"Family and Media Wisdom Matter"
What You Need To Know:
8-BIT CHRISTMAS is funny, heartfelt and well-cast. It has a strong moral, capitalist worldview stressing the value of family and hard work. There’s a scene with depicted prayer around a dinner table, and a mother wears a cross around her neck. The movie also contains references to Christmas, but no references to the birth of Jesus. It also contains two anti-communist comments, but one politically correct comment about people being “closed minded” about current social trends. 8-BIT CHRISTMAS provides a great lesson about technology’s effects on children and argues for media wisdom. However, MOVIEGUIDE® still advises caution for older children for some potty humor, gratuitous foul language and slapstick violence.
In 8-BIT CHRISTMAS, Annie Doyle and her father, Jake Doyle, await Jake’s mother for the Christmas holiday at her house in the Chicago suburbs. Annie desperately wants to text her friends on her father’s phone, since Jake won’t allow her to have her own cell phone. However, it turns out there’s a cool piece of equipment they can use to pass the time waiting instead, a Nintendo.
To Annie, the machine looks ancient, but to Jake, it brings back memories from his childhood. The remainder of the movie gets told in flashbacks where Jake is 11-years-old and grown-up Jake is the narrator.
In 1988, Jake and his crew of friends didn’t have their own Nintendos. Instead, they had to go Timmy Keane’s house, who made children on the block bribe their way into playing with his Nintendo. One day, though, while Jake and his pals are at Timmy’s, the TV falls on Timmy’s dog, injuring it badly.
Meanwhile, there’s a rumor that circulates to Jake and his friends. Apparently, the Loyal Rangers Troop in the area will gift a Nintendo to whoever sells the most Christmas wreaths! At last, now Jake has a shot of getting one. To win the Nintendo. Jake’s sister, Lizzy, says he should try selling wreaths at home for senior citizens.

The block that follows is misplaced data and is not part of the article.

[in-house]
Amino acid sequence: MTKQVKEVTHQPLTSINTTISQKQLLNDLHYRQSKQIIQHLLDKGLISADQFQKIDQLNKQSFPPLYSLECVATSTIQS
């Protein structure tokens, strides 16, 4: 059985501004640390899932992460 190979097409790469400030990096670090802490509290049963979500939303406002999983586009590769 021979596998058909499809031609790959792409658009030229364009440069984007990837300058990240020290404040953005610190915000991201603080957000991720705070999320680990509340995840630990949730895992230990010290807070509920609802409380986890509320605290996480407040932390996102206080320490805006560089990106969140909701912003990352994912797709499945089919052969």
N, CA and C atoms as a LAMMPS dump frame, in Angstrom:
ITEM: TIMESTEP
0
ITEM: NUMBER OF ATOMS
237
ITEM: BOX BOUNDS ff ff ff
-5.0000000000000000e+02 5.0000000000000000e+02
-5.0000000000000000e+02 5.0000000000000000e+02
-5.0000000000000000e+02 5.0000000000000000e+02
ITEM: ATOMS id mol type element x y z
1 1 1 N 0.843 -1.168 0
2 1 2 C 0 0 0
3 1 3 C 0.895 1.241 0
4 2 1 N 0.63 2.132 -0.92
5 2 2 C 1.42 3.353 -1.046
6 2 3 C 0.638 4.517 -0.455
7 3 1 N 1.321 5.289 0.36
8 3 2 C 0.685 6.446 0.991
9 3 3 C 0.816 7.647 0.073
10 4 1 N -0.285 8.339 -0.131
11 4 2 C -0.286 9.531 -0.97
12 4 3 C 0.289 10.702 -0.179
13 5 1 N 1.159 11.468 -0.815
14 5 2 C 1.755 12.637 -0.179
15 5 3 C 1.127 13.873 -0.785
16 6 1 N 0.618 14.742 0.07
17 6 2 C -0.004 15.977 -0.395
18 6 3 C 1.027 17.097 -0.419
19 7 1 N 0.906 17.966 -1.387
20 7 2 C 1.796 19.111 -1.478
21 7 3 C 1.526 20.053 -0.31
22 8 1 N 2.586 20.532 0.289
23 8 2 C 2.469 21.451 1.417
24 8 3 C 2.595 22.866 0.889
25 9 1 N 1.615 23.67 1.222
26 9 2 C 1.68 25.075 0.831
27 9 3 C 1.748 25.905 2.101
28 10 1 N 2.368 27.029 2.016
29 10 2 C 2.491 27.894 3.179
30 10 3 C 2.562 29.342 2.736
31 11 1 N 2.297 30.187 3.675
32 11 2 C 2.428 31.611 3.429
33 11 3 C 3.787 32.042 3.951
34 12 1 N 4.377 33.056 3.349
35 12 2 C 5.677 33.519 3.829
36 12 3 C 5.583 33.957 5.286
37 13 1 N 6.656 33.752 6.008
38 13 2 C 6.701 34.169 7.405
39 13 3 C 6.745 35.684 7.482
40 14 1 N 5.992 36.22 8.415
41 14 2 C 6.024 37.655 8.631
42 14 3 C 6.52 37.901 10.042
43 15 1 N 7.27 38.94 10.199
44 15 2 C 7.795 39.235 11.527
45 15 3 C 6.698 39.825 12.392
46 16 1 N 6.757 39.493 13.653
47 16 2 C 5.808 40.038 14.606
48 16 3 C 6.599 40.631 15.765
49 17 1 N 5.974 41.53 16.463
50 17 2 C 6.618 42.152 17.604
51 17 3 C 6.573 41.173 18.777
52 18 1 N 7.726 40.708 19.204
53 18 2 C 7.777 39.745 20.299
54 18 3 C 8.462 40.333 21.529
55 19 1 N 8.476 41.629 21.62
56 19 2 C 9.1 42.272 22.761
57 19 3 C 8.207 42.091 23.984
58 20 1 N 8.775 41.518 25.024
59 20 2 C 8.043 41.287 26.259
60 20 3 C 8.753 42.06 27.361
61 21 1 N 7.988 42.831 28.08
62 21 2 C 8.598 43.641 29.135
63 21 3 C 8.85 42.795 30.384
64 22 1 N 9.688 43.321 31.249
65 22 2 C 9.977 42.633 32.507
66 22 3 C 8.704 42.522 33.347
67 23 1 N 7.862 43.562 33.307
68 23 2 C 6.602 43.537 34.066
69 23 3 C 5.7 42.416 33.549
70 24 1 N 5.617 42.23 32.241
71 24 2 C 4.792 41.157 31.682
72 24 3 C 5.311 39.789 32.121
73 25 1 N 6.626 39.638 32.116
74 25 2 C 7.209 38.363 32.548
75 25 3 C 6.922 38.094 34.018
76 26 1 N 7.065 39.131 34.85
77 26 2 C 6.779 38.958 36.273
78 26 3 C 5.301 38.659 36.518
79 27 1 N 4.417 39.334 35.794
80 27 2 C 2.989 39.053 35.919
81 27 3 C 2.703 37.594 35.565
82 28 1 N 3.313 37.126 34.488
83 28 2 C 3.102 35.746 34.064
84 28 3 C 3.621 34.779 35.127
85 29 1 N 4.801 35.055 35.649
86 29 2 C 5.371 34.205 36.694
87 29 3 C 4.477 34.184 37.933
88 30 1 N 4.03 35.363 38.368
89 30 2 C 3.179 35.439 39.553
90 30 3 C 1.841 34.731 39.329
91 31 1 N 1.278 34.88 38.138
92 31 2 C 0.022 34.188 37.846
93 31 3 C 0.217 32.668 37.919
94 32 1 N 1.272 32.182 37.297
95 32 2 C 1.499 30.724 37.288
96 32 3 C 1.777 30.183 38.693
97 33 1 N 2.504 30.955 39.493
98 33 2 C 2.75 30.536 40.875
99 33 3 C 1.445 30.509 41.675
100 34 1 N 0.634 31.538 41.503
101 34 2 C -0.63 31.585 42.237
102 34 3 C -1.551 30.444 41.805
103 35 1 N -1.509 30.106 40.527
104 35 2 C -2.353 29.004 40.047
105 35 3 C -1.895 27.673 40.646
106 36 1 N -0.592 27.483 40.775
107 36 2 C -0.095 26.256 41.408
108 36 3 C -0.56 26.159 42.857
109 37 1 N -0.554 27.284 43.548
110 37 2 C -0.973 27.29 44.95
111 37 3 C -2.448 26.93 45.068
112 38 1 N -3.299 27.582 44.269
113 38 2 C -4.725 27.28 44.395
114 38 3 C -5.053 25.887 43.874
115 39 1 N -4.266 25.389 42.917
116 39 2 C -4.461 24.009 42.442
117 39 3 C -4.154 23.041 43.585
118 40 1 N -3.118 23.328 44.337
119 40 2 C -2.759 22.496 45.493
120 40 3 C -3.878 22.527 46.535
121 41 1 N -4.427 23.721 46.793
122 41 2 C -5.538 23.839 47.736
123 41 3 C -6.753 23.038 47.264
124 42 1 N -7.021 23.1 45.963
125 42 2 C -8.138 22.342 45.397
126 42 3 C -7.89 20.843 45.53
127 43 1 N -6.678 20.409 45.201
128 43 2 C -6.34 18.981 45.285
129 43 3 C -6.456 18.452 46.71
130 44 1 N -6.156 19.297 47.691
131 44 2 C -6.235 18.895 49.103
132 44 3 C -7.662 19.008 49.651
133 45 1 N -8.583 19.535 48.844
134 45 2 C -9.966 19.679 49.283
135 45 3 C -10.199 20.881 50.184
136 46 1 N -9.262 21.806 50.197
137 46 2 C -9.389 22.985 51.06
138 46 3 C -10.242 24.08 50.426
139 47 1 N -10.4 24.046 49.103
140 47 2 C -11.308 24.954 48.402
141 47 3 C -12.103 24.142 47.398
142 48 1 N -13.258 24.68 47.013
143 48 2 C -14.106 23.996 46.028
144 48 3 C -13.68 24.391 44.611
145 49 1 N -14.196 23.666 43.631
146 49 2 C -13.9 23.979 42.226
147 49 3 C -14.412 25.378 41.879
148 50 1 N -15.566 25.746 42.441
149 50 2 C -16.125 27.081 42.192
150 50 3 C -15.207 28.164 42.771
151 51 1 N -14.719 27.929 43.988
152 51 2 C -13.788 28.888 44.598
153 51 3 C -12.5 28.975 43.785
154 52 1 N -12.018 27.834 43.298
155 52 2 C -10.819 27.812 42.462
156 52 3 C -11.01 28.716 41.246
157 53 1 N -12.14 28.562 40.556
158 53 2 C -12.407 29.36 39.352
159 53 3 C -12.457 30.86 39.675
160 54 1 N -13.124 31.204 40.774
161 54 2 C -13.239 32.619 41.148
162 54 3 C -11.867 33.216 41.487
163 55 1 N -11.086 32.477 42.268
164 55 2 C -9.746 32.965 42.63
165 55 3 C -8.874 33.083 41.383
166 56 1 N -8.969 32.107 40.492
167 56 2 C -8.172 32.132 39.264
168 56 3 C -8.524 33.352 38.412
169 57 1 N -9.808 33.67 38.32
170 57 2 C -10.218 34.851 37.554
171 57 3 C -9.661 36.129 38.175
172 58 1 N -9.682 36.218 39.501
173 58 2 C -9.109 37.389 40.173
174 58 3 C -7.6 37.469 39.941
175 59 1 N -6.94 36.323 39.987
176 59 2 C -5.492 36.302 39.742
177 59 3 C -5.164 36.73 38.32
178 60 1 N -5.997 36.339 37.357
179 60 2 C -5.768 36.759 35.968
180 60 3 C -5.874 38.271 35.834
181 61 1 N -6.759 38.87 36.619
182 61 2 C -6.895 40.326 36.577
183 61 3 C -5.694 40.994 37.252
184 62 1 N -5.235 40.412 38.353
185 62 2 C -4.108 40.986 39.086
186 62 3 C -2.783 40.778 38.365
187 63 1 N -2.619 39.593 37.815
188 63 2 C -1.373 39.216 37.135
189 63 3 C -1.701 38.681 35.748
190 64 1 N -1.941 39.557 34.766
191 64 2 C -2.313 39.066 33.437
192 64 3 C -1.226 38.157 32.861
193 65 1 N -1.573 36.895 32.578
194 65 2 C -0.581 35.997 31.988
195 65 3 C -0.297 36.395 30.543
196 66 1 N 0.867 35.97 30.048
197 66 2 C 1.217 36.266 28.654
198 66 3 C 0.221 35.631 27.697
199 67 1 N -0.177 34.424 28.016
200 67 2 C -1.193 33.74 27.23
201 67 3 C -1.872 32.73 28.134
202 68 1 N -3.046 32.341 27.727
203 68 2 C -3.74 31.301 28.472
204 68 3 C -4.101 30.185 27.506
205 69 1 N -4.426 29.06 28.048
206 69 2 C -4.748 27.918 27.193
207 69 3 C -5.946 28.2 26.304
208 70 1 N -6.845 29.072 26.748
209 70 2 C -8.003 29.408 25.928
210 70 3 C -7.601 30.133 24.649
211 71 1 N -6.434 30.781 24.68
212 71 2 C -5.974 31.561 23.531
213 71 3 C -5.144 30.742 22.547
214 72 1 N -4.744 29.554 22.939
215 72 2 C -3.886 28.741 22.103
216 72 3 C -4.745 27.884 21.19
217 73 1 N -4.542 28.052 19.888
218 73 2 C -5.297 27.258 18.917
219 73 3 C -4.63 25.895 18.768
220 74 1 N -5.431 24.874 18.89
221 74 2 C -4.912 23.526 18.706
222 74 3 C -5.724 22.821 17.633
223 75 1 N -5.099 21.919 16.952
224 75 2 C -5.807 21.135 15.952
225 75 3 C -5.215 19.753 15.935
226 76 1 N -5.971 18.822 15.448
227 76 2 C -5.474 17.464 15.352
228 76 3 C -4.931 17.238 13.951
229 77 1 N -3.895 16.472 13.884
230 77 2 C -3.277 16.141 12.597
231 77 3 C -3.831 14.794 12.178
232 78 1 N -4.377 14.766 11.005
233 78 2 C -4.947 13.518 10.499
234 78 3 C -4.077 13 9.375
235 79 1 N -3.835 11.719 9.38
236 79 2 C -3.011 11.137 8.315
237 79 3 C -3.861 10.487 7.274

However, little do Jake and his friends know that Timmy Keane’s parents held a PTA meeting at their school talking about how video games caused their dog to break three of its four legs and promote violence. Now, there’s a movement in the area to stop video games.
How will Jake ever get a Nintendo for Christmas now?
8-BIT CHRISTMAS is funny and well-cast. Filmmakers make slow-motion shots comical as well as fit the movie’s narrative too. There’s also a good amount of “aww worthy” content for viewers who remember pop culture references from the 1980s. Jake’s story is filled with many exciting twists and turns that ultimately keep Annie engaged and demonstrate the value of working hard and not becoming too hooked by the latest digital gadgets of the day. Finally, the movie’s length is just right.
8-BIT CHRISTMAS has a strong moral, capitalist worldview. It stresses the value of family and hard work. Characters are driven by their desire for material possessions, but along the way they learn that memories and family matter more. There’s a scene with depicted prayer around a dinner table, and a mother wears a cross around her neck. However, the movie doesn’t talk about Christ’s birth. The dialogue includes two anti-communist comments typical of the late 1980s, plus one politically correct comment about people being “closed minded” about fashion and other trends in that decade.
8-BIT CHRISTMAS demonstrates a great lesson that technology does have an impact on children and to use discernment with its use. The protagonist eventually learns this and teaches it to his daughter too. For all its positive elements, MOVIEGUIDE® still advises caution for older children because of some foul language, potty humor and slapstick violence.
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